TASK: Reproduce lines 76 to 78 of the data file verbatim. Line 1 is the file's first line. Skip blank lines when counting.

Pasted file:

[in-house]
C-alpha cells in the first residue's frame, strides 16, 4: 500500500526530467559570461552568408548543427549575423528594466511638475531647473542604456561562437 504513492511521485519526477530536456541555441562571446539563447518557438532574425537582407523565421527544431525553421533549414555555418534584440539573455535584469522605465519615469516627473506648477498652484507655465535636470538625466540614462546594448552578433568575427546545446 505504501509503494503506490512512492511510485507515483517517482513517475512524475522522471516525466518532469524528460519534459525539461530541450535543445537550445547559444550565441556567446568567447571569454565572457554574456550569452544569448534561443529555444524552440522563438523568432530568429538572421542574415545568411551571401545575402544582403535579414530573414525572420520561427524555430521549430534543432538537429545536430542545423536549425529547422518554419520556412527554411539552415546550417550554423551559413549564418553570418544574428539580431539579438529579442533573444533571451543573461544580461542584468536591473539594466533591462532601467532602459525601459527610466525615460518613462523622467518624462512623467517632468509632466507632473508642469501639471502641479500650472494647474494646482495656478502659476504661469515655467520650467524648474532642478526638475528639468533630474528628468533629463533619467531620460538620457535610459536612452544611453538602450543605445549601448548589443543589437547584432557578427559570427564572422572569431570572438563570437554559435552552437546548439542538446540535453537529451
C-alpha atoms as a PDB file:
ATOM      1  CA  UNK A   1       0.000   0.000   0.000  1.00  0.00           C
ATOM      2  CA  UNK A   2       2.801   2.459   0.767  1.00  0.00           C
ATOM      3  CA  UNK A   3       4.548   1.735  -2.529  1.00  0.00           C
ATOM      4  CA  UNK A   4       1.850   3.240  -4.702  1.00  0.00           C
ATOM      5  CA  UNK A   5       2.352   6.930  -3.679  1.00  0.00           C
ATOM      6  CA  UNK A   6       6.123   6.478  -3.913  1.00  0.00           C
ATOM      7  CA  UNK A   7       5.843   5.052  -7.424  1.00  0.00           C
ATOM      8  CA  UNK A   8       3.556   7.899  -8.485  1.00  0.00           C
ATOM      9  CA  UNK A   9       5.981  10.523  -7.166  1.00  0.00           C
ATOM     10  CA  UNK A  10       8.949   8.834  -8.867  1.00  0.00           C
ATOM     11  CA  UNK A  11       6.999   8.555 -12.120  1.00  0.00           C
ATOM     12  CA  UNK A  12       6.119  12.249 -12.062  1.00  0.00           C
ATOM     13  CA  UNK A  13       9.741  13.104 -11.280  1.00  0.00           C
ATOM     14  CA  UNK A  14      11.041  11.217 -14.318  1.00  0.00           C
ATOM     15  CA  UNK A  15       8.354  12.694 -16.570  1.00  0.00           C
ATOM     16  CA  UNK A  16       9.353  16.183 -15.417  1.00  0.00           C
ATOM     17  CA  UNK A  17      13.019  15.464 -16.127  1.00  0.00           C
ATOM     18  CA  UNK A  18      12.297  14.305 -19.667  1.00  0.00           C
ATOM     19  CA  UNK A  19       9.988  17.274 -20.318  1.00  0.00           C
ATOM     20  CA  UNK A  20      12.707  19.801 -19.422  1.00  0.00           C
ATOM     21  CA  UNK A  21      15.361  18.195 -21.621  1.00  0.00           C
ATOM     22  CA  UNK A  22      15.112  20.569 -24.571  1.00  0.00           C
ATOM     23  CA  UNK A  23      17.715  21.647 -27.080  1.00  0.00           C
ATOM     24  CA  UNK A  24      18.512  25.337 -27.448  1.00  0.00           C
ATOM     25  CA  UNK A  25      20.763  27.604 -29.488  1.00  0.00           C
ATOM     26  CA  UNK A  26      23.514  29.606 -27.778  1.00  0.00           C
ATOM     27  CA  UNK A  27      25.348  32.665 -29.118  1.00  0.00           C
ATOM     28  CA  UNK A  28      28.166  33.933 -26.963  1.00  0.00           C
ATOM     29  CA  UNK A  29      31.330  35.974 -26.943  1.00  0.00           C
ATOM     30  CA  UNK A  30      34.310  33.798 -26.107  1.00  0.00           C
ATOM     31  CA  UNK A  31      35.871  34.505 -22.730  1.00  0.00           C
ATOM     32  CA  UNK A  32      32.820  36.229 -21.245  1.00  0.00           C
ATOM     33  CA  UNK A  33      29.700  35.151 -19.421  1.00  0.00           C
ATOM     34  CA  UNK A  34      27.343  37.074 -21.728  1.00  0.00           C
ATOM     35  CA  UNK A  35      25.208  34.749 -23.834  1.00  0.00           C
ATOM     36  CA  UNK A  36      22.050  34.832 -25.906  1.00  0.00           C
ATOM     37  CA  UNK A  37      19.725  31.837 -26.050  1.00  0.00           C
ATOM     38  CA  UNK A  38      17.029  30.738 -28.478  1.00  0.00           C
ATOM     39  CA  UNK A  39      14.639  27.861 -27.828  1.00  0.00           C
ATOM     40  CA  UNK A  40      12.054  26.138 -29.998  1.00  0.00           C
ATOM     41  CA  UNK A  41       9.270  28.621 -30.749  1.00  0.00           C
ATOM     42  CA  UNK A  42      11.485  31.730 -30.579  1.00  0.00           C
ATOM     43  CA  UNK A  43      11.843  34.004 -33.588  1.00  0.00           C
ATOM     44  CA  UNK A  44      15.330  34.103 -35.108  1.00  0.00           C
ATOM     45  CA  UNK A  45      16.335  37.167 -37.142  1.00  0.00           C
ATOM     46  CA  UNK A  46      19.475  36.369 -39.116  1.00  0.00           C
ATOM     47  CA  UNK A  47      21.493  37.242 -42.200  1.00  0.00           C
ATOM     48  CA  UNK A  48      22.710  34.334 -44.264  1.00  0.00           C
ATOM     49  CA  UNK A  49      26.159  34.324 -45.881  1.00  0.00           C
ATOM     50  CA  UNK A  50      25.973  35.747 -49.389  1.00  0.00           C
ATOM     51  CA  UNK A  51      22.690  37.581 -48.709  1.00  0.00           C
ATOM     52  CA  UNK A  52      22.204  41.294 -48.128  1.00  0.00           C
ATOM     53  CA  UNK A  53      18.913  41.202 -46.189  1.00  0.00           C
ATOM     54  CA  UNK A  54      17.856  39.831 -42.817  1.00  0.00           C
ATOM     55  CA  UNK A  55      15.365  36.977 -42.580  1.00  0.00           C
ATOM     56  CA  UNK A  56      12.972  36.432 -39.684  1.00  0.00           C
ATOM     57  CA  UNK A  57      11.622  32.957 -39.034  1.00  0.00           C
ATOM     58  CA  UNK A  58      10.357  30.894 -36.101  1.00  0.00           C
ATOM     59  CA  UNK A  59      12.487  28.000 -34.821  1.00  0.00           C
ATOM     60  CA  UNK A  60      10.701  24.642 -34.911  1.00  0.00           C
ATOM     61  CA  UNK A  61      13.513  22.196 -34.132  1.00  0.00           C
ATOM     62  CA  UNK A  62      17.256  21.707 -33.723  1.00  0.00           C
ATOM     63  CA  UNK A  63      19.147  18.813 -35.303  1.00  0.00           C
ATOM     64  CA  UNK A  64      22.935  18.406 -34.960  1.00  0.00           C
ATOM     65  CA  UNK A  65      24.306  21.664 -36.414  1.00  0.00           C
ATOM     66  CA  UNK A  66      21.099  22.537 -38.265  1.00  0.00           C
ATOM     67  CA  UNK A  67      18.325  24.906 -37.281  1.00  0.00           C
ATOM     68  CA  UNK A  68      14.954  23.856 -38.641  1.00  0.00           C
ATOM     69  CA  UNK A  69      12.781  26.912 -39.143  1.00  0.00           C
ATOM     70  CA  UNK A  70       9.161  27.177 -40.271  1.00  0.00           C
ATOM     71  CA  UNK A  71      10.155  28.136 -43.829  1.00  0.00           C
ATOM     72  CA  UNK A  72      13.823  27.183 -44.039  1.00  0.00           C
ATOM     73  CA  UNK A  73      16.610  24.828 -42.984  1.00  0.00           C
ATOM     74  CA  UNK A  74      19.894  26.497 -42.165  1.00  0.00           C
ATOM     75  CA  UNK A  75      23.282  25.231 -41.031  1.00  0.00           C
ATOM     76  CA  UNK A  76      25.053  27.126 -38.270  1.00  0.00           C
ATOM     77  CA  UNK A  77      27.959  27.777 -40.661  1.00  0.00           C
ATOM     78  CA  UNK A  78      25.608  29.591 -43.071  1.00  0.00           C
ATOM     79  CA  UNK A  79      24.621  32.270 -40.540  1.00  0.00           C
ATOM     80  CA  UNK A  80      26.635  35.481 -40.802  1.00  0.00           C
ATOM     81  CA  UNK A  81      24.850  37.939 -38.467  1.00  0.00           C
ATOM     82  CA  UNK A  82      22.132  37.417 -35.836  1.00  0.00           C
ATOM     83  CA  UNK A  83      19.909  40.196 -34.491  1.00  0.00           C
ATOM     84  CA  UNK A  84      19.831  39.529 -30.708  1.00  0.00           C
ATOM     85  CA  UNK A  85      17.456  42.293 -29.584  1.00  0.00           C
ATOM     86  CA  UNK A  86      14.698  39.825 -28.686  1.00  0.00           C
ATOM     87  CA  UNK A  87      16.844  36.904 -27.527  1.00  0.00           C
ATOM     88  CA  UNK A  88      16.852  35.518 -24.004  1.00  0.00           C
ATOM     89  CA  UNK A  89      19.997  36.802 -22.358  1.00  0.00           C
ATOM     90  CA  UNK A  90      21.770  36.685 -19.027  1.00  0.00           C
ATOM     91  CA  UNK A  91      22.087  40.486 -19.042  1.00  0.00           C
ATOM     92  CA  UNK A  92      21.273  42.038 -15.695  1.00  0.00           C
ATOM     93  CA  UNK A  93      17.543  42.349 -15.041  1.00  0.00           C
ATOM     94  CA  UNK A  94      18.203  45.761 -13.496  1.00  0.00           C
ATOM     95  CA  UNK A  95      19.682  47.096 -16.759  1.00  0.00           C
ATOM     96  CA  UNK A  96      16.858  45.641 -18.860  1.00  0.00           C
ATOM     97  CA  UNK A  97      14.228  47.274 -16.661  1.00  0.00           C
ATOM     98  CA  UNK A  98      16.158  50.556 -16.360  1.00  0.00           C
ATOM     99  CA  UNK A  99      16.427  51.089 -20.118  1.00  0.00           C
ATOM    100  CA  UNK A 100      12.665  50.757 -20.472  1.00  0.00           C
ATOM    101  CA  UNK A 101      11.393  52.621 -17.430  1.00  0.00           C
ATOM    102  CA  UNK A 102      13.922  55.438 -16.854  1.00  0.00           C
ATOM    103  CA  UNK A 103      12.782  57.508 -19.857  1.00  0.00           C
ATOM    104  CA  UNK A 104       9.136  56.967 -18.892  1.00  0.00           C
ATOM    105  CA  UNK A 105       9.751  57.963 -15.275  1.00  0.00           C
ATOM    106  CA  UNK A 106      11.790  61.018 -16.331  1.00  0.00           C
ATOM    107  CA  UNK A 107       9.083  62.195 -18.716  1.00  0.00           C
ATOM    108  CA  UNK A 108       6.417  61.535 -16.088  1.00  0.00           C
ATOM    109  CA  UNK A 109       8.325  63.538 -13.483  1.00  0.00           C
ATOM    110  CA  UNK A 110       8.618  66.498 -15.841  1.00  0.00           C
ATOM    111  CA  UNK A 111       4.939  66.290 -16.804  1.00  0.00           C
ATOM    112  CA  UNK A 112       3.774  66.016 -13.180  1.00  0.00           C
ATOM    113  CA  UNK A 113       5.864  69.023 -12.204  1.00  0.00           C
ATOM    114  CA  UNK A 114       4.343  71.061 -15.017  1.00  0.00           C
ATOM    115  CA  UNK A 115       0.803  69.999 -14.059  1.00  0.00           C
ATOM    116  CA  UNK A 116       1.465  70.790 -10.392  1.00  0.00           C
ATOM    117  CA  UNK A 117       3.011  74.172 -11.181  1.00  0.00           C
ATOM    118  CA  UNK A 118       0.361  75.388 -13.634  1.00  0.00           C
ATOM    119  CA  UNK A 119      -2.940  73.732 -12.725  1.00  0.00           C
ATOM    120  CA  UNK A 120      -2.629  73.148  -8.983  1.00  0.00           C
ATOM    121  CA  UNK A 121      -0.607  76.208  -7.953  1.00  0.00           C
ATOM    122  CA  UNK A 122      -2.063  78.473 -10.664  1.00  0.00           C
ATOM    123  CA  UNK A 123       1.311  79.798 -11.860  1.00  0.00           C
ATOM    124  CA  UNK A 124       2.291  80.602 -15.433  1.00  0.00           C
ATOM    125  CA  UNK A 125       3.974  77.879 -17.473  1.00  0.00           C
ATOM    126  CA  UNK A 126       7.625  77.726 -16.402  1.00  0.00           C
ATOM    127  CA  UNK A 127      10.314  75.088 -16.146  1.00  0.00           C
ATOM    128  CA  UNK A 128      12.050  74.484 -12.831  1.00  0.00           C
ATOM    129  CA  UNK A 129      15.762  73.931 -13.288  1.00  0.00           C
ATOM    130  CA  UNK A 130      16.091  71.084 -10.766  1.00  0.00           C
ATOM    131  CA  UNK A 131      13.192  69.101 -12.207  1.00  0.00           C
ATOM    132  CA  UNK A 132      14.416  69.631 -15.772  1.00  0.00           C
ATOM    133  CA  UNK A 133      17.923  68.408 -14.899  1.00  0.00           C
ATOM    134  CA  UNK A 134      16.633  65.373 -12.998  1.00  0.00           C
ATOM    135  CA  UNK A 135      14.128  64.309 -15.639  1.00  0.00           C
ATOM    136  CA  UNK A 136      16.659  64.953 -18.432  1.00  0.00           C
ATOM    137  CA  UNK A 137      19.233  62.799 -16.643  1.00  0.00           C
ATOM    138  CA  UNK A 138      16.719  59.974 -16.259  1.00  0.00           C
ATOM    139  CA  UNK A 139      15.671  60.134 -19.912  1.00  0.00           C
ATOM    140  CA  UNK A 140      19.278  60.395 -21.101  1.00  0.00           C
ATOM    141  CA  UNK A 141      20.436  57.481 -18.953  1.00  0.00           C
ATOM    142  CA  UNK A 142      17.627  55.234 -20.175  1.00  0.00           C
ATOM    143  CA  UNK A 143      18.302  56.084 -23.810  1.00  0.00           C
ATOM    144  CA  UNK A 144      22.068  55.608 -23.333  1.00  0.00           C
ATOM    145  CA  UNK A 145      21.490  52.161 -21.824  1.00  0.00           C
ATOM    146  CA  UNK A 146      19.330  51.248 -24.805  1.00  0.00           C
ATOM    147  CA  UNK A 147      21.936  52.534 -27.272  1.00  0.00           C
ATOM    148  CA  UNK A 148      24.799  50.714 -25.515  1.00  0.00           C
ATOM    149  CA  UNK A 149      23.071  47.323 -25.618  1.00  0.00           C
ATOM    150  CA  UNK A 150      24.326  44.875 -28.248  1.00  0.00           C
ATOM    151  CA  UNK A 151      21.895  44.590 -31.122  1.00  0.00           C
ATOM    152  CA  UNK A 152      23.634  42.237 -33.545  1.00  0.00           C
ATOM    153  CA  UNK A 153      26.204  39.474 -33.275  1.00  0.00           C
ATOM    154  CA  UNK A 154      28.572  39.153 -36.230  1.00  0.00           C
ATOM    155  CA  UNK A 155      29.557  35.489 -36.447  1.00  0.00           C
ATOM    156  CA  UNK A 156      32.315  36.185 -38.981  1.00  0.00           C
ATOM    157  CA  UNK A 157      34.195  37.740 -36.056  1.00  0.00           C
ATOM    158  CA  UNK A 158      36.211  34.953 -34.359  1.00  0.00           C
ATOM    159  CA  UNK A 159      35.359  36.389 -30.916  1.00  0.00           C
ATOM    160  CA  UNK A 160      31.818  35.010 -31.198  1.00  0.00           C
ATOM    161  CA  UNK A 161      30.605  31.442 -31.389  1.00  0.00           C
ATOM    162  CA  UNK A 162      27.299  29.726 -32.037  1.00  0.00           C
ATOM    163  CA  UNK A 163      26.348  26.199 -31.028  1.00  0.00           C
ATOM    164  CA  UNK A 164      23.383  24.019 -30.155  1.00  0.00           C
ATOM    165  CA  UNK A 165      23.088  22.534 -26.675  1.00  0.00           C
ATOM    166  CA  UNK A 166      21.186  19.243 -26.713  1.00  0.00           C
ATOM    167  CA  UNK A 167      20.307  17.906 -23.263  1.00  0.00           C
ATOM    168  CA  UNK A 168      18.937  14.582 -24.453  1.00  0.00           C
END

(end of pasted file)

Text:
ATOM     73  CA  UNK A  73      16.610  24.828 -42.984  1.00  0.00           C
ATOM     74  CA  UNK A  74      19.894  26.497 -42.165  1.00  0.00           C
ATOM     75  CA  UNK A  75      23.282  25.231 -41.031  1.00  0.00           C